How David Letterman Helped Save My Radio Career
Last night was David Letterman's last show. Beyond the comedy, Letterman saved my radio career when I was ready to leave after one life-changing event and my only regret is that I never had the chance or opportunity to thank him.
I was on the air on WKDQ when I heard a sound bite on the ABC newscast I was recording about a small plane hitting one of the World Trade Center towers. I was just coming out of a break, made the announcement about what I had heard and said we would have an update after the song, not having any clue of what had just occurred.
Over the next 20 minutes, I along with my partner Stan Clark, began reporting the events as they unfolded becoming more horrified with every new detail and finding it very difficult to speak, let alone report what needed to be reported. I can honestly say that I was sick to my stomach. I had tears rolling down my face and wanted so desperately to be anywhere, other than behind that microphone.
We all know what happened and will never forget the events of that day. As a broadcaster, it was one of those moments for which there is no set of rules on how to continue keeping that station on air, especially when you are a music station. What do you say... what are you supposed to do? We just did not know, and it was the most difficult day of my professional life. I was focused on getting out the information and trying to keep my composure, which was the toughest thing I ever had to do on air.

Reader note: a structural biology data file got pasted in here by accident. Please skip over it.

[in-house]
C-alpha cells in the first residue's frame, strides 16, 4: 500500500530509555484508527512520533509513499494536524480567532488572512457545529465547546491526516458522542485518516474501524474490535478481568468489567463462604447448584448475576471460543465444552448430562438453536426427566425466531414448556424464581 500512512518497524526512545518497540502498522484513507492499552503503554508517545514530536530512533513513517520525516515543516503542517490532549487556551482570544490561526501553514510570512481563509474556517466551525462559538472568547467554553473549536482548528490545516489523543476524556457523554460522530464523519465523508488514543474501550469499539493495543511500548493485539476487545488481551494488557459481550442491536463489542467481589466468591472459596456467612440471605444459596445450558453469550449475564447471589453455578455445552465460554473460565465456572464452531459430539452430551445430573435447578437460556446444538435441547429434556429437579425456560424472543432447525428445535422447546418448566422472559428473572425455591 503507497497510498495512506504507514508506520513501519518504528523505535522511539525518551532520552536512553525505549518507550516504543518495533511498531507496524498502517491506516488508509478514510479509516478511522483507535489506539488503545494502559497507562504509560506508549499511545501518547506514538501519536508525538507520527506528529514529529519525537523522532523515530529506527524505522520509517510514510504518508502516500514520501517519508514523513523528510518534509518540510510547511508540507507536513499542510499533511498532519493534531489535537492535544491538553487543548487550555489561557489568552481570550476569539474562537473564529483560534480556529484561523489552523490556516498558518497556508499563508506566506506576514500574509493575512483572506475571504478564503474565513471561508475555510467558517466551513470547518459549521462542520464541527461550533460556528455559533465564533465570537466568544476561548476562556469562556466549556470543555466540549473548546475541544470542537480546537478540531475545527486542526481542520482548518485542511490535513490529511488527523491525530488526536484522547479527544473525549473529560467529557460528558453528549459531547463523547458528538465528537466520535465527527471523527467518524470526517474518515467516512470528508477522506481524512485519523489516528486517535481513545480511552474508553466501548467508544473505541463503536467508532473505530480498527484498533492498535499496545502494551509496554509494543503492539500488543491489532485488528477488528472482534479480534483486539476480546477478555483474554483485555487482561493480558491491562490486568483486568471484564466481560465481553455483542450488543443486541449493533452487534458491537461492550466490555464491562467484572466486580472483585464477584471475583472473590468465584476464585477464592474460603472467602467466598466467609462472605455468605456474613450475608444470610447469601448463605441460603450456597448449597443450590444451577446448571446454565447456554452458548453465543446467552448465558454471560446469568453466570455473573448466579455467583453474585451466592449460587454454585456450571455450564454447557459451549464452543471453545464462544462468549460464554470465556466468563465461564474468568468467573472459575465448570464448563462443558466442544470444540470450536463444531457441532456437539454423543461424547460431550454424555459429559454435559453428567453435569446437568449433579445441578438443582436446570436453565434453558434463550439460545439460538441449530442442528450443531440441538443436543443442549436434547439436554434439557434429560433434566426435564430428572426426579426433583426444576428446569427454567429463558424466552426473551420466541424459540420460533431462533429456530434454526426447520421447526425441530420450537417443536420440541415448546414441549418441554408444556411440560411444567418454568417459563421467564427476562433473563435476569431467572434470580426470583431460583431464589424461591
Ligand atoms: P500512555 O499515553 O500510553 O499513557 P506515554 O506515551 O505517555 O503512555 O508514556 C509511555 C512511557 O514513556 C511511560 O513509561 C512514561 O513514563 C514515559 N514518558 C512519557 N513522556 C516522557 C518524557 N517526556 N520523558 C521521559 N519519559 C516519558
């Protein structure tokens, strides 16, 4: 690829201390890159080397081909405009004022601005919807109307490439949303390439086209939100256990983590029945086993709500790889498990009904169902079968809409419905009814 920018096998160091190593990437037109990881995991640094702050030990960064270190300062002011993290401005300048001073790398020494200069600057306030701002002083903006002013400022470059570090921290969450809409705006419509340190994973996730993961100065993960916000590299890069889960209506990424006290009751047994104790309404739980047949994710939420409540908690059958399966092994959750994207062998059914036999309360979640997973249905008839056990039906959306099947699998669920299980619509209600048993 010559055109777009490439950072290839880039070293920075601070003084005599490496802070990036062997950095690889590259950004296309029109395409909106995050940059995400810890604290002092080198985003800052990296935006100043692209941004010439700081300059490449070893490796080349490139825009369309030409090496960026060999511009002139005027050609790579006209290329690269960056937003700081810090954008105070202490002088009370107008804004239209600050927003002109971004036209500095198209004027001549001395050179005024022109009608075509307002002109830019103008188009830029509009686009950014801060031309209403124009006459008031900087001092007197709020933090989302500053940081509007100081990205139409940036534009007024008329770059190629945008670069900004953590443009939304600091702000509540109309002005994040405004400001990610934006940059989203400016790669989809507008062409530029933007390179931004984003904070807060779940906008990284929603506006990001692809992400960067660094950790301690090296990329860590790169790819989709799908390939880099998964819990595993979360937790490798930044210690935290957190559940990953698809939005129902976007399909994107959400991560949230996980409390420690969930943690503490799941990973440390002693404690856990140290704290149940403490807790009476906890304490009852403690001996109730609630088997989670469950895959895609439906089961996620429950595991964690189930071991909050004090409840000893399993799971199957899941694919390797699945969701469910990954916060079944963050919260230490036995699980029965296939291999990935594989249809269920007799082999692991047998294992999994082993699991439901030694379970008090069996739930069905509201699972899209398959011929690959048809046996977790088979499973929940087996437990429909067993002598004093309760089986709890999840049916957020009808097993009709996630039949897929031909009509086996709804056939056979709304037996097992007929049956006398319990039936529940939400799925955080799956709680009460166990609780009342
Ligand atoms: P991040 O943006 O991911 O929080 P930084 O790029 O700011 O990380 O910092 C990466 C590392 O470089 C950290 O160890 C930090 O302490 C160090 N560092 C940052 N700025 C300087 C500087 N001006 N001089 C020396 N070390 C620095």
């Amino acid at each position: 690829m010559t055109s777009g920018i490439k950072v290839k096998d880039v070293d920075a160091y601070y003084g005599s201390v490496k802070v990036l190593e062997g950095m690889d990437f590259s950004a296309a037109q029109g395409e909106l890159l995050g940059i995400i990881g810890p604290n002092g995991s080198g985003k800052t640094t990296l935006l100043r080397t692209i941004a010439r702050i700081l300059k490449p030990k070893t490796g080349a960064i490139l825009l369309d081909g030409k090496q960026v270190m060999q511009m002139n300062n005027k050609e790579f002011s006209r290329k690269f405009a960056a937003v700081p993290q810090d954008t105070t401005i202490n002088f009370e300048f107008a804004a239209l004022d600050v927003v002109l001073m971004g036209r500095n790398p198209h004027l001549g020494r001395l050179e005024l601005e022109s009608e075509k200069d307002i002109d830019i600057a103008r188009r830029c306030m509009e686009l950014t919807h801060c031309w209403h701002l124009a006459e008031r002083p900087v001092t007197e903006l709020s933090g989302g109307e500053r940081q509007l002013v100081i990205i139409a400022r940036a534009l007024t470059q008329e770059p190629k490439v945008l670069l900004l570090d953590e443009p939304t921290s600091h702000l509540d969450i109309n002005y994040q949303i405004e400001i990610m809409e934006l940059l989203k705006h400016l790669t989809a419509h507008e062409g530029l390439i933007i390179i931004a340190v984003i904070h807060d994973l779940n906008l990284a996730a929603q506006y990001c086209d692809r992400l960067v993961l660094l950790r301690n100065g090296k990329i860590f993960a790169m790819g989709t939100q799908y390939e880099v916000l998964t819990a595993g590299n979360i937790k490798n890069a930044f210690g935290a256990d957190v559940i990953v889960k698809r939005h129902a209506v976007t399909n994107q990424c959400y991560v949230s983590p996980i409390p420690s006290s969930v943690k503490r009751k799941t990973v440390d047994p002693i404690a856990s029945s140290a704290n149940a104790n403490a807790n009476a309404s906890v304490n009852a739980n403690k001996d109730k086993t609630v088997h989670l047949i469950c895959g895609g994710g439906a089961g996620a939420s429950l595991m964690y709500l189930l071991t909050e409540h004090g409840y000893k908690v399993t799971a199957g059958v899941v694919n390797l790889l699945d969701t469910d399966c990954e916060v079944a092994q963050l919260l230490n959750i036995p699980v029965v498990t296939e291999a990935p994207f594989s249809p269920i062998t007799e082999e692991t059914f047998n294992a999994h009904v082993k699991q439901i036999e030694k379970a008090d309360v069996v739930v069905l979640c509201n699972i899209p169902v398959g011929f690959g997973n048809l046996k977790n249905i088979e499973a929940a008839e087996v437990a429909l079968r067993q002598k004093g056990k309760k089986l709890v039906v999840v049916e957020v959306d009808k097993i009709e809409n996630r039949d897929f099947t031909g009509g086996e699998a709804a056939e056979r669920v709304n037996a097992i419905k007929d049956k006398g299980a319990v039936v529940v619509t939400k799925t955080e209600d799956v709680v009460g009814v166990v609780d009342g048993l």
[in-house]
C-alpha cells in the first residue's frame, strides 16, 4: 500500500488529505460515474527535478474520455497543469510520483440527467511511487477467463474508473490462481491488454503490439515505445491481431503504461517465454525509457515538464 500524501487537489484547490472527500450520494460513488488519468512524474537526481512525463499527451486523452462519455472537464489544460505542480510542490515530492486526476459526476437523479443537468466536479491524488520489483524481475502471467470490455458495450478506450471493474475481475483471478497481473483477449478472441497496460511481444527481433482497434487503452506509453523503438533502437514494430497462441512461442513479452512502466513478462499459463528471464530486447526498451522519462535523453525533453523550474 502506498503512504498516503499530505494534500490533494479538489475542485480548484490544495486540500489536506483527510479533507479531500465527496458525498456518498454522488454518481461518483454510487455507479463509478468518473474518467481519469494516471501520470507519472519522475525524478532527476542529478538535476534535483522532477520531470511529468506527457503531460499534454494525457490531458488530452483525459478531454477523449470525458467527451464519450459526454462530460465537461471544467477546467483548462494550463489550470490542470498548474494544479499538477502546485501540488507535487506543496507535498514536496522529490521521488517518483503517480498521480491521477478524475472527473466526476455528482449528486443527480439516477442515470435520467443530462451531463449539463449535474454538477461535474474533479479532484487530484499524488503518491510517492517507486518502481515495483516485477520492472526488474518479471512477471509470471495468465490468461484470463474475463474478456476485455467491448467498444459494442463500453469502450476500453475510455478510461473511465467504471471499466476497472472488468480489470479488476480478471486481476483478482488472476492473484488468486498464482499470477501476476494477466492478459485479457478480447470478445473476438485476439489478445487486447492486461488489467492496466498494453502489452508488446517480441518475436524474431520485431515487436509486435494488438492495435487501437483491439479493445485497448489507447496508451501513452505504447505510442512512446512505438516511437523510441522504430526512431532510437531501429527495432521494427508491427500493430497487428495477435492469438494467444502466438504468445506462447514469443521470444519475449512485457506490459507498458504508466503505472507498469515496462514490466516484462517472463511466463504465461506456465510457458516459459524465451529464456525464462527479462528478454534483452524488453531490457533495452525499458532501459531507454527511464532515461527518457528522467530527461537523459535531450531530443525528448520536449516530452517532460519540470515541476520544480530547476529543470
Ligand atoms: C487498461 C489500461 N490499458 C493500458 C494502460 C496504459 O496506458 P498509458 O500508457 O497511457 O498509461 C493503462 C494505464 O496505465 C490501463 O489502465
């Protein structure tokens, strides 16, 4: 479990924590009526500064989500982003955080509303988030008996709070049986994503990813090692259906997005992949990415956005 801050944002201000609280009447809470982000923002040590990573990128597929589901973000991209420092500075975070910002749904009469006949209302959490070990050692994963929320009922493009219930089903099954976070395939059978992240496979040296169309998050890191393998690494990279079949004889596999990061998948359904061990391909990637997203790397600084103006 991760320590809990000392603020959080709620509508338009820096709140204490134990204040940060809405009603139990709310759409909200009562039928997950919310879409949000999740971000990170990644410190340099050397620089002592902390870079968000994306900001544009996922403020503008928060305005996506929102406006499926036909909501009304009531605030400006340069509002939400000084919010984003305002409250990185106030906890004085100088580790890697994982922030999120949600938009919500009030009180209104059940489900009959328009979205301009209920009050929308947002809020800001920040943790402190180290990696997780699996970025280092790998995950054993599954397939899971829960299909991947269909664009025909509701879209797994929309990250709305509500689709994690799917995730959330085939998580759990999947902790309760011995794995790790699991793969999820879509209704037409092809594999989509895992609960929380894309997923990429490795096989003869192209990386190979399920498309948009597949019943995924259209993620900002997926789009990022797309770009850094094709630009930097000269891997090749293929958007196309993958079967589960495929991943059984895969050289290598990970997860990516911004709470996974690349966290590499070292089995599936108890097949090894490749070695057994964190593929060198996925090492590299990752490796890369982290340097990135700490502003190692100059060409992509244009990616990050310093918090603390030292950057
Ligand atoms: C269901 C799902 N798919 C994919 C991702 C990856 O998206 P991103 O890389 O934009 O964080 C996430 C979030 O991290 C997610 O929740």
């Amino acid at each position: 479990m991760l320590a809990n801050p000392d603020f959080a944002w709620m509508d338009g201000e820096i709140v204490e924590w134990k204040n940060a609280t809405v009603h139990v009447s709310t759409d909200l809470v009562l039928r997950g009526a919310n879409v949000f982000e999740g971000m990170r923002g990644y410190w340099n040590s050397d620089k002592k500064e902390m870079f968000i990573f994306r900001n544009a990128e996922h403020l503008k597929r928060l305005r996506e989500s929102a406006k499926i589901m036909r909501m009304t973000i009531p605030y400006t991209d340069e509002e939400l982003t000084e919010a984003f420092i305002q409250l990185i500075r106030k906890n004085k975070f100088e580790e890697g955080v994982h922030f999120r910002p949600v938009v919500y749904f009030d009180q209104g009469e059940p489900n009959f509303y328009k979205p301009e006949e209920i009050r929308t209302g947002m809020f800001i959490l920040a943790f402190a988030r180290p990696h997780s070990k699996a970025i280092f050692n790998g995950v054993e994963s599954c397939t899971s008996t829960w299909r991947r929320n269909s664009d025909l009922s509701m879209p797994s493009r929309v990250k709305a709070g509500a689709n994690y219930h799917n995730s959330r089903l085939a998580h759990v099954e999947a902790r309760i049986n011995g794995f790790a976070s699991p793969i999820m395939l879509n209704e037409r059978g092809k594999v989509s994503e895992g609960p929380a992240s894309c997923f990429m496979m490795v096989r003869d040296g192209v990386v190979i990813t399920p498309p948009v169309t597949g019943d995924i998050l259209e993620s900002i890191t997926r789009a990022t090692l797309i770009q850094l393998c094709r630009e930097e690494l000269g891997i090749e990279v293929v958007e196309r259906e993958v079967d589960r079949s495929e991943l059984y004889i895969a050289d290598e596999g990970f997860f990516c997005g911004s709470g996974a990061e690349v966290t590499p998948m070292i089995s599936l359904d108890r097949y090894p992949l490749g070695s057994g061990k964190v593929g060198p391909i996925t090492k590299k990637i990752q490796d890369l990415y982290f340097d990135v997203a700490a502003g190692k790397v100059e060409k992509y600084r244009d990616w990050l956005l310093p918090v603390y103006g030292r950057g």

In the days that followed, I just could not shake the sadness and stress of what we all witnessed, and being on the air at that time just felt wrong. The following day we just couldn't play music on the morning show, so we abandoned the music for the morning, opened the phone lines and took your calls live and uncensored, which really helped Stan and I get through each day...your calls helped us heal.
I was still giving serious thought to giving up being on the air and walking away from the one thing I loved so much and believed in so passionately. I had just about made my decision late on the night of September 17th, 2001 when David Letterman returned to the airwaves for the first time since the attacks.
Letterman gave an opening monologue that changed my professional life. I had no idea how to express what I was feeling and knew somehow that I had to either return to the airwaves and move on as normally as possible or just move on with my life and my children. Letterman said exactly what I was feeling inside as a broadcaster and at the end of his monologue, my decision was clear and I returned to the air the next morning, dedicated to moving forward past this because that is what Americans do and what America is all about.
So, here I sit, almost 14 years later being so thankful for David Letterman's courage to say what had to be said. Thank you, David, from the deepest regions of my soul.